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Nancy McKay, a 28-year veteran of the Estée Lauder Cos. Inc., will join Nest Fragrances as chief executive officer at the beginning of the year. Founder Laura Slatkin moves up to executive chairman while rolling out a dramatic growth campaign, driven by an expansion of distribution overseas.

This story first appeared in the November 19, 2014 issue of WWD. Subscribe Today.

At Lauder, McKay recently became senior vice president and general manager of the Lauder brand, Tom Ford Beauty and Aerin Beauty. Her skill set and experience is what Slatkin said the home fragrance and fine fragrance company needs right now.

“Nest Fragrances is at important crossroad,” she observed. “We’ve experienced a significant amount of growth over the past few years. A strong, seasoned team is necessary to guide the company and take advantage of the tremendous potential that lies ahead.”

And McKay is ready. “I have a 100-day plan,” she asserted, noting that the first thing on her to-do list is “a listening tour” of employees and retailers. “I want to deliver an outstanding growth plan,” she said, adding she wants to shore up “even more of our existing retail partnerships. We just want to see how big we can make it. The opportunity is to make sure that we’re executing on every cylinder in the U.S. and looking for other opportunities, as well.”

In 2005, McKay was named senior vice president of sales for Lauder’s flagship brand, and recently became general manager of North America. In 2011, she became responsible for Tom Ford Beauty, North America, and, more recently, the introduction of Aerin Beauty. Previously, she held senior posts at Clinique, Aramis and the Designer Fragrances Division.

McKay is joining a relatively young company. A forerunner of Nest, The Candela Group, was formed in 2005 as a private-label manufacturer of fashion candles, then Nest was launched in 2008 with its own signature candle brands distributed in specialty stores like Neiman Marcus. In September 2012, Slatkin made the leap into fine fragrance with a collection of three scents. That number has grown to seven, with an eighth fragrance due in the spring. The fragrances are distributed in 177 of Sephora’s 360 freestanding stores in North America. According to Nest, the Sephora sales leaped 143 percent over budget for 2013, are running 38 percent ahead of plan this year and are projected to grow another 35 percent next year. While Slatkin declined to disclose the company’s sales results, industry sources estimate that the fledgling brand is doing about $30 million at wholesale. About 80 percent of the revenue is generated by candles — including 12 core home scents and two holiday offerings — and the rest of the volume comes from fragrances.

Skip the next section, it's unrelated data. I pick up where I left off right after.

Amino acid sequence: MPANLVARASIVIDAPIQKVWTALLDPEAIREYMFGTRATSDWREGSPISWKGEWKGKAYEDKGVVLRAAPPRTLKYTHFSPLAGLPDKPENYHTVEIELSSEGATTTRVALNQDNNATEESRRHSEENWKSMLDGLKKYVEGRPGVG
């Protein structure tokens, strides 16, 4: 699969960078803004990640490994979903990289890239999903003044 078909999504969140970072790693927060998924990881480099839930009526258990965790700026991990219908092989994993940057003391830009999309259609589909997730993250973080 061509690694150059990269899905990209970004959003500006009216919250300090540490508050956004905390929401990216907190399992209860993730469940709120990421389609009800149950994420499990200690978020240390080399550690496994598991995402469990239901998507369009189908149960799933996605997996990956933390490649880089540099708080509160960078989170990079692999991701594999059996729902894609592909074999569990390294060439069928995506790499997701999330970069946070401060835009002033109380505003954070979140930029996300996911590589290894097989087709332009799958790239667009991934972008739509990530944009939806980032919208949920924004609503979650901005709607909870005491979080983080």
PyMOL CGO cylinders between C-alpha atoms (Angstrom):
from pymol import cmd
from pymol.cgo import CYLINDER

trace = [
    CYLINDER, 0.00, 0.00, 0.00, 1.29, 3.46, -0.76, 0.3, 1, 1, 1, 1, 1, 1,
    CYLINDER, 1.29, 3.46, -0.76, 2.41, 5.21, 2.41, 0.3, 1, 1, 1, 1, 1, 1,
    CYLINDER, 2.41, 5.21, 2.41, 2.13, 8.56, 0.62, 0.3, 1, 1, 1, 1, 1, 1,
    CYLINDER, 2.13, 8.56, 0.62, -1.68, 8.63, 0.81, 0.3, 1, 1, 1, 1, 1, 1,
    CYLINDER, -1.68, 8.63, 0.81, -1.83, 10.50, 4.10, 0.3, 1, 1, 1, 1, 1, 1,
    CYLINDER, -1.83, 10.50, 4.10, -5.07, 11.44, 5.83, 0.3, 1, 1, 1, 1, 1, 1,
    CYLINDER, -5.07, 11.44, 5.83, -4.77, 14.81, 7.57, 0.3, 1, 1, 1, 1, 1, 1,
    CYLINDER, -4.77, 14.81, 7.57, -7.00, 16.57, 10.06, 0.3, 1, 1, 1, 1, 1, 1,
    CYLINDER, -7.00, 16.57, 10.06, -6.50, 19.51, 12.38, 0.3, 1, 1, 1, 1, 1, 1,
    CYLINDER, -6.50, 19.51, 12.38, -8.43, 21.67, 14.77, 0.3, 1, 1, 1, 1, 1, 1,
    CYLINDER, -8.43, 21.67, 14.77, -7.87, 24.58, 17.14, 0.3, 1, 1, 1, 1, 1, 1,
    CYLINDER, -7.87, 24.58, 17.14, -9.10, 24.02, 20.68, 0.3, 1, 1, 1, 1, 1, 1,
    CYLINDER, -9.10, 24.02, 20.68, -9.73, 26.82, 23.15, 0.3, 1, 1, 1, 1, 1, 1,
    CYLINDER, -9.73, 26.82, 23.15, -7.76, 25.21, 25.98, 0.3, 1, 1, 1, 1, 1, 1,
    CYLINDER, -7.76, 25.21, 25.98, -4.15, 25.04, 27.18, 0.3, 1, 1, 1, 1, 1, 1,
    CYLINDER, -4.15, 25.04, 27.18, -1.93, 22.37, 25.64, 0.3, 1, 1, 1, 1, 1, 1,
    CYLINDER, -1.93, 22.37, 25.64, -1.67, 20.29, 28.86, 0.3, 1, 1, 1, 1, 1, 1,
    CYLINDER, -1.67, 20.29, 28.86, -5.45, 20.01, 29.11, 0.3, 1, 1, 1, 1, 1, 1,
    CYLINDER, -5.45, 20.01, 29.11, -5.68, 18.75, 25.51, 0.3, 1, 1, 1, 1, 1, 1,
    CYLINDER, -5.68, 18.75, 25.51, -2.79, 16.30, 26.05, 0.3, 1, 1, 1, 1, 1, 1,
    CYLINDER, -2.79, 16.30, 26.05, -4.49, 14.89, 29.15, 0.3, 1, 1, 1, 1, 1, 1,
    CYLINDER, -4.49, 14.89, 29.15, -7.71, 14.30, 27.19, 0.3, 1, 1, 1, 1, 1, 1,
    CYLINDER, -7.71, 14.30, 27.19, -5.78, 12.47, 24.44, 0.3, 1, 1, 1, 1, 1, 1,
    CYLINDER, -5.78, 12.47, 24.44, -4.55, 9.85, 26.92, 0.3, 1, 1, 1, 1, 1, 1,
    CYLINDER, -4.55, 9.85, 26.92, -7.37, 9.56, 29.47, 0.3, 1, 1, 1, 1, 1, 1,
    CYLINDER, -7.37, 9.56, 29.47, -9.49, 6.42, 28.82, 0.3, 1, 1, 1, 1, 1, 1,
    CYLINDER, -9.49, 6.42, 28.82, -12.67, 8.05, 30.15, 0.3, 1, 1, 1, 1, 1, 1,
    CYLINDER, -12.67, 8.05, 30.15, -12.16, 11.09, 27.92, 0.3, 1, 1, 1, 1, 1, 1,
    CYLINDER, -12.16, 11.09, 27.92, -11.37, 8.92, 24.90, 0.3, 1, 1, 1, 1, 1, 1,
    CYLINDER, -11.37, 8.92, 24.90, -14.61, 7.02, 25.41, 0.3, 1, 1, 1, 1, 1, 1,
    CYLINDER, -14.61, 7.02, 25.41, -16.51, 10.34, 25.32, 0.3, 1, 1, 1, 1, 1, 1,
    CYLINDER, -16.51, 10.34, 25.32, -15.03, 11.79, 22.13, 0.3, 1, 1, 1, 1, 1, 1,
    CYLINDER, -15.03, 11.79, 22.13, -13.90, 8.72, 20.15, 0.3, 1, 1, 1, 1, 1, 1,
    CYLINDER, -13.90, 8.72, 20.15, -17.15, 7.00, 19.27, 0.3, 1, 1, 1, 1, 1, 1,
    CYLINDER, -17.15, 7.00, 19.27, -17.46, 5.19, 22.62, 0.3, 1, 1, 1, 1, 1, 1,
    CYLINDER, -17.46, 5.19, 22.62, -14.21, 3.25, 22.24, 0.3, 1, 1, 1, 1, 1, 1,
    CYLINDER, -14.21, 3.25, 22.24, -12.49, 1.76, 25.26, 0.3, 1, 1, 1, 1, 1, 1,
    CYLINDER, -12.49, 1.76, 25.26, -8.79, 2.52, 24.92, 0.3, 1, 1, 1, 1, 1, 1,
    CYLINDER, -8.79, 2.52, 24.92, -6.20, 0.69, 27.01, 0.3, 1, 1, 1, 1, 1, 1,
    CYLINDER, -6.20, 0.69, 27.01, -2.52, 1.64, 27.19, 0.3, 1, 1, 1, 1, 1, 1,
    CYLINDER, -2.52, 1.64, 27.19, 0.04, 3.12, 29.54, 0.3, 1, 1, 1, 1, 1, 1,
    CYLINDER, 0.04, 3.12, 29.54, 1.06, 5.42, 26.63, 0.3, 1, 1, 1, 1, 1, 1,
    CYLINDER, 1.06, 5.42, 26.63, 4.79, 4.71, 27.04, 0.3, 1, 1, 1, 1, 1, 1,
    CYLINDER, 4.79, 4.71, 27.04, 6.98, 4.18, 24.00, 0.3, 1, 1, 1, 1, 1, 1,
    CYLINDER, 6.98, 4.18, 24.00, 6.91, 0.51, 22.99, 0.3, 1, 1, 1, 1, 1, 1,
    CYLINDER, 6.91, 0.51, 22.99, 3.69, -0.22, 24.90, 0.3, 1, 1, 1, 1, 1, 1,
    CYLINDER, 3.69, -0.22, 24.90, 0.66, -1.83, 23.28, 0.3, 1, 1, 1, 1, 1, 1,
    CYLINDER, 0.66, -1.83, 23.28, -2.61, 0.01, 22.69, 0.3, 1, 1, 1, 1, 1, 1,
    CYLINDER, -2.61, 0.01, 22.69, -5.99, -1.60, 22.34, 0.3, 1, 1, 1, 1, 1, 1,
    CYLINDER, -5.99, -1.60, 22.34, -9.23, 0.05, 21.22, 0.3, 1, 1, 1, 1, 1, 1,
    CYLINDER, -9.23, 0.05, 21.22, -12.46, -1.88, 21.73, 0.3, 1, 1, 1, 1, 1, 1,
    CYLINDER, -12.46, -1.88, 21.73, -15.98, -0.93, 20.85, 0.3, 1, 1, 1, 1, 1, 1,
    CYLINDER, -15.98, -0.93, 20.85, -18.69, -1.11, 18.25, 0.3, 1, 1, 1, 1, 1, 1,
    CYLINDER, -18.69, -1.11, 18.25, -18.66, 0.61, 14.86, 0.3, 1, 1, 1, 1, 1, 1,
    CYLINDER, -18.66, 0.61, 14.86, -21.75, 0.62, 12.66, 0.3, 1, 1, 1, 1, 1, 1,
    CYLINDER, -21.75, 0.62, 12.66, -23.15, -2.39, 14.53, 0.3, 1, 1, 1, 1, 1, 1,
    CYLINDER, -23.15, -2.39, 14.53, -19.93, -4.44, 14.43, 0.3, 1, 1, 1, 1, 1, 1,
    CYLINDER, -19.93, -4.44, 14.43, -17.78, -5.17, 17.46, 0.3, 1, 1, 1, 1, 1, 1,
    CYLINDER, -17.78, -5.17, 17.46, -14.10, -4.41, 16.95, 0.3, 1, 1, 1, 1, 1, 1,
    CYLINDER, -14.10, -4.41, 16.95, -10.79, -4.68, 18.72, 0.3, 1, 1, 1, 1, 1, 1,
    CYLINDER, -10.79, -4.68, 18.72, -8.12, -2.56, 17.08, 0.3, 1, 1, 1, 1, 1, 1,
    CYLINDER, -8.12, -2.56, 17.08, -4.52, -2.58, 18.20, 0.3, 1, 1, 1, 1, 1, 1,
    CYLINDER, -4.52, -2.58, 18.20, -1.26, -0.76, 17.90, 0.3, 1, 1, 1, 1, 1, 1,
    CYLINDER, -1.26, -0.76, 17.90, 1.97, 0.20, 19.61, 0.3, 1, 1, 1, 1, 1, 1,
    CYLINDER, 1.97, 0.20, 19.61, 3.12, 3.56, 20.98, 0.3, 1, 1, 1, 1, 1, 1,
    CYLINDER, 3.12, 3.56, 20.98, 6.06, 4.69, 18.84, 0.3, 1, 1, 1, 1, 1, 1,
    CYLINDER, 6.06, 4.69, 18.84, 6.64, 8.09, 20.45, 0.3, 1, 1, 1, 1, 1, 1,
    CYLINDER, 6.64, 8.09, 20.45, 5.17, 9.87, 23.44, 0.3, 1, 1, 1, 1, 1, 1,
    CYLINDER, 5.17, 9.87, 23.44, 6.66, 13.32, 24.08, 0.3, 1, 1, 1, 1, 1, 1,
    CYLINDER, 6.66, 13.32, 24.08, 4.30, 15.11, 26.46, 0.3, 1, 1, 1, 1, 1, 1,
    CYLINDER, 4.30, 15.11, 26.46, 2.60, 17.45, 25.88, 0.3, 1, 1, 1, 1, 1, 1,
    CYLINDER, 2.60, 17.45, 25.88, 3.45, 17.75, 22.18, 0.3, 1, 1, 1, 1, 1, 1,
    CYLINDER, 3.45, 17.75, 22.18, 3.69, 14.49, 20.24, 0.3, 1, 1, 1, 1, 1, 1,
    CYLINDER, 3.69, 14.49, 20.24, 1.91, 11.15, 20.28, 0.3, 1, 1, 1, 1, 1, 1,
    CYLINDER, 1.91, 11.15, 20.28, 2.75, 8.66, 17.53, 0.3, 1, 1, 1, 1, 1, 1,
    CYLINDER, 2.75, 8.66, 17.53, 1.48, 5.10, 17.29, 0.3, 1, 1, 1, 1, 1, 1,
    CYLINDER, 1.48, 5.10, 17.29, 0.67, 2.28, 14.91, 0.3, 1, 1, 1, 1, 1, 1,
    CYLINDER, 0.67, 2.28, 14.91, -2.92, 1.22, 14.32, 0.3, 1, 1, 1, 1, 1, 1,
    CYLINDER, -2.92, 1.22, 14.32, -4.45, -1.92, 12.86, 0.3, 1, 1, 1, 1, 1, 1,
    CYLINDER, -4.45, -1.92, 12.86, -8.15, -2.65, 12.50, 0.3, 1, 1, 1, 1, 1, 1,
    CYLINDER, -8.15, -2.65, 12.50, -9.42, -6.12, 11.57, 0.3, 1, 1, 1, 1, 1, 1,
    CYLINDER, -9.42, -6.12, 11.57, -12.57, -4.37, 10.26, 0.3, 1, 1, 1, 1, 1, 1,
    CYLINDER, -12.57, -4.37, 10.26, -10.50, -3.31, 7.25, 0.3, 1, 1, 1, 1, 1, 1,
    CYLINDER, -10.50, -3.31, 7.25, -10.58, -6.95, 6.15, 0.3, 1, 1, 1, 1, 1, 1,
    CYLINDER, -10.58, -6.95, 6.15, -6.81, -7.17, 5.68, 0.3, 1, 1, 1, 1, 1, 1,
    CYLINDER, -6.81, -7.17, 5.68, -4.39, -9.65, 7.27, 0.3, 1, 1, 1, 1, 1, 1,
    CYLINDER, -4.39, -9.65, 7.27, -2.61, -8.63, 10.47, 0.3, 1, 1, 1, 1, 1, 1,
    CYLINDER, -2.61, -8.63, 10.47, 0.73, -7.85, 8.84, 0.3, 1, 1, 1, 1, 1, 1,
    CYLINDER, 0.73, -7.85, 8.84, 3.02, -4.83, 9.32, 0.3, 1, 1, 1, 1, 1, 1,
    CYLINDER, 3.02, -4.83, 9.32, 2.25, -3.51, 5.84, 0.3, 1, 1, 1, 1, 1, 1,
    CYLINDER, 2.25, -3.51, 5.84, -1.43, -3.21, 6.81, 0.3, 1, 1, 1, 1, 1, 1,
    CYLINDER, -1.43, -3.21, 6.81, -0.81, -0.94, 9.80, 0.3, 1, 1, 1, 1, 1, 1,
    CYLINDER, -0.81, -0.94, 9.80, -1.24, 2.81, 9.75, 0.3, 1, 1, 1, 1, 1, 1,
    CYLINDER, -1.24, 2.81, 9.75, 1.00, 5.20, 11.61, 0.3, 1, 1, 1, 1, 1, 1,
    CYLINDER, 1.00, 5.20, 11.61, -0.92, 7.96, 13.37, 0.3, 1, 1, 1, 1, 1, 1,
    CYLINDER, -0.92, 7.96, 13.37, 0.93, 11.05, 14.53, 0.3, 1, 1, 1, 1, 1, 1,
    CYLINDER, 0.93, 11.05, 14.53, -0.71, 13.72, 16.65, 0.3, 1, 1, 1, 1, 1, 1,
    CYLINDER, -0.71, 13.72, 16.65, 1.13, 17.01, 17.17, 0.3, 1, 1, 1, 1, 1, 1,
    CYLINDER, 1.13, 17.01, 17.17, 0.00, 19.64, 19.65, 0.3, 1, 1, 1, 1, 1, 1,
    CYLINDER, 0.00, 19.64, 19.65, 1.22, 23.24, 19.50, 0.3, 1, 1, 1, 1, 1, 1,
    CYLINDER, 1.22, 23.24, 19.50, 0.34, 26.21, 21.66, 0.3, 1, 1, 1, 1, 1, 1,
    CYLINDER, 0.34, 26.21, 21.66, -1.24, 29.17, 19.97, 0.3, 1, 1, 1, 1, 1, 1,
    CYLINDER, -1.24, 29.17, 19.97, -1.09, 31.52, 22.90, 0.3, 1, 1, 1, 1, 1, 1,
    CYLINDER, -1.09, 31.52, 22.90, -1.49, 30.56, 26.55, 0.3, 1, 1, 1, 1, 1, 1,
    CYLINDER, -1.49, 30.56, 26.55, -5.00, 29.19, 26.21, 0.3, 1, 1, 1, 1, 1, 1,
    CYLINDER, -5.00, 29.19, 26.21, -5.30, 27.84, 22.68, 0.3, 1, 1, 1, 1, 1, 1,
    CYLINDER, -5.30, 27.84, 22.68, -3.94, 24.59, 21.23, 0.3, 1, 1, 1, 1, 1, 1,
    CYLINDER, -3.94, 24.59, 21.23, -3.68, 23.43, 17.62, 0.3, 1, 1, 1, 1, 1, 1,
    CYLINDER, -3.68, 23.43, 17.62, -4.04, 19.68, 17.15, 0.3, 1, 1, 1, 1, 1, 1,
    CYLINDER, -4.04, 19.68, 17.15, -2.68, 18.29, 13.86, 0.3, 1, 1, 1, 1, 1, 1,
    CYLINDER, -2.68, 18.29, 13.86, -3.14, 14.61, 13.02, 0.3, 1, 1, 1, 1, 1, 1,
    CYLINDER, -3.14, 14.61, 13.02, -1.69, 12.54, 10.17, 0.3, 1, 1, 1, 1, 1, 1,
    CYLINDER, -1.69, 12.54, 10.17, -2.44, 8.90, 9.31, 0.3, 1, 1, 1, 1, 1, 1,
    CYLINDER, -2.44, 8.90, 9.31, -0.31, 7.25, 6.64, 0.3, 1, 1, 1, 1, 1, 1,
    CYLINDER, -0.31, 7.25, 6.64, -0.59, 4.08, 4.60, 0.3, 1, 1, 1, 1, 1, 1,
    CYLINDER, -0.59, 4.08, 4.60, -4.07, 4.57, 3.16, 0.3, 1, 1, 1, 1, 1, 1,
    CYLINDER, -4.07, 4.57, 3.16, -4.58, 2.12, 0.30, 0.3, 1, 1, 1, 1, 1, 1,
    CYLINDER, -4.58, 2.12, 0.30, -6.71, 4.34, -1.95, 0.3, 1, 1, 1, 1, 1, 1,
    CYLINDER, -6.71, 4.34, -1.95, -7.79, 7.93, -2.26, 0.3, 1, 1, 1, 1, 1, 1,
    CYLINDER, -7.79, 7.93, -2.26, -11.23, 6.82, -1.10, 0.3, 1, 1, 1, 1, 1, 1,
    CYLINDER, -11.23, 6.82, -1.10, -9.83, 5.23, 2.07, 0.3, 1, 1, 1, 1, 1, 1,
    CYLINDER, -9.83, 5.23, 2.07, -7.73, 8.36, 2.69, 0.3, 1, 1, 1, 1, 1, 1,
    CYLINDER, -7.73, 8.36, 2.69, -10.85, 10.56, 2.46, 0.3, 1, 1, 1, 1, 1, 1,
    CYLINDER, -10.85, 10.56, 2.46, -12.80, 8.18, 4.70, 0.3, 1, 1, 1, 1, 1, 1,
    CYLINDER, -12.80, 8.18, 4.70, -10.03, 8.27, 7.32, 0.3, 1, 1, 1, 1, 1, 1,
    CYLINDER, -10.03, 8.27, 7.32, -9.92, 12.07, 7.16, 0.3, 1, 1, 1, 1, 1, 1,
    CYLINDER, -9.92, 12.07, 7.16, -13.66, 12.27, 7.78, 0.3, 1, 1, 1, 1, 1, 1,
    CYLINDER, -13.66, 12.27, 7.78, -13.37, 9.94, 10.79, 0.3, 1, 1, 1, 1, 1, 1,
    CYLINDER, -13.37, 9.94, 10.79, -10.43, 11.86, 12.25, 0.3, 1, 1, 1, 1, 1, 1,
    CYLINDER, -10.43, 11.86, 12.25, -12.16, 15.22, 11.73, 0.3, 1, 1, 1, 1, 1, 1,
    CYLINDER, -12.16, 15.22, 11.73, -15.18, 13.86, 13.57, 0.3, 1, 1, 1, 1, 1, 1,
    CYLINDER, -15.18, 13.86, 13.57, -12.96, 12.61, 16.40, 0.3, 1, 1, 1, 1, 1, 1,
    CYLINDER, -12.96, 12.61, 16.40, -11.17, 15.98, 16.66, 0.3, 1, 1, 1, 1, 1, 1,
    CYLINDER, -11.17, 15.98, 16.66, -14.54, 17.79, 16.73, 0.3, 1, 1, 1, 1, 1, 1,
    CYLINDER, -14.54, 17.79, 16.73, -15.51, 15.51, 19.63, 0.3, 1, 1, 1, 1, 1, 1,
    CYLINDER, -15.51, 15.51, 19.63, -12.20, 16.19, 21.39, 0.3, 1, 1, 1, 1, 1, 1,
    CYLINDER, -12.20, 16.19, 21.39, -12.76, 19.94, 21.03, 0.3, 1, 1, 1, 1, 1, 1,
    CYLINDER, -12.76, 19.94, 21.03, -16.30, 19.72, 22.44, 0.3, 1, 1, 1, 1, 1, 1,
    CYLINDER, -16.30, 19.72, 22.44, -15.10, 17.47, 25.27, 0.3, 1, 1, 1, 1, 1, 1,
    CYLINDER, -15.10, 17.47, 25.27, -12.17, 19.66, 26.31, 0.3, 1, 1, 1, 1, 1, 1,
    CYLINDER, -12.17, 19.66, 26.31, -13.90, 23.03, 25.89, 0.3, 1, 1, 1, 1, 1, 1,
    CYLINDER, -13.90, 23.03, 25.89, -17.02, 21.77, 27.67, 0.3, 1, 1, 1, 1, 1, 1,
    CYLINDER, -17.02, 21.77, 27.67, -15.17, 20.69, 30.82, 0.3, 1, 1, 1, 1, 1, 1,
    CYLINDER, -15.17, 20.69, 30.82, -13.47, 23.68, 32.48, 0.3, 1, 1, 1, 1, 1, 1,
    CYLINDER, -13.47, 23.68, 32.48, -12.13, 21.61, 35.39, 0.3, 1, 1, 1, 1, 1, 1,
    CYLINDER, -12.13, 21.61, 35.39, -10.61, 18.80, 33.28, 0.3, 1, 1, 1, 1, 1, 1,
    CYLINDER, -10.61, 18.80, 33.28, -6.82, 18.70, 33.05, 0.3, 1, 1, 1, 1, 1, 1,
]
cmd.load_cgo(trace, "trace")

Nest’s distribution includes Neiman’s, Saks Fifth Avenue, Bloomingdale’s, Nordstrom and more than 1,000 boutiques. Considering Nest’s growth trajectory, Slatkin has set an ambitious plan for the future. She said the company could potentially triple its size in the next three-to-four years. “Fine fragrances will be the vehicle to achieve that expansion,” she said.

Another broad avenue for growth is international expansion. “We are transforming the company into a luxury lifestyle beauty brand,” she said, adding, “we are going to be expanding internationally.” Slatkin intends to enter Sephora overseas, starting with the Canadian chain, where the brand is already doing business and will step up the pace next year. Beyond that, plans call for establishing distribution in Europe, the Middle East and Australia. “That is going to be the big focus of 2015, 2016,” she said.

But she added that the U.S. will also be further developed. “We are going to optimize our presence in the channels of distribution that we are presently in,” she said, noting the company will continue on the path set down a month ago with the opening of a shop-in-shop in the North Park unit of Neiman’s in Dallas. Slatkin said she wants to roll out the concept of fine fragrance and home fragrance combined “where the world of Nest comes together.”

“Hiring a ceo with Nancy’s deep expertise and knowledge of the beauty industry — that’s why it’s such a necessary step in the evolution of our brand,” she said.

Slatkin notes that her day-to-day role — design, product development, setting the vision for the brand, formulating strategy, meeting with retailers and doing special events — will remain roughly the same. “We have at the company exceptional business leaders, but bringing in Nancy will just strengthen that team and give us the leadership we need to forge into the future,” Slatkin said. In particular, McKay is expected to demonstrate how the brand can be cohesively presented in department stores, said Slatkin.

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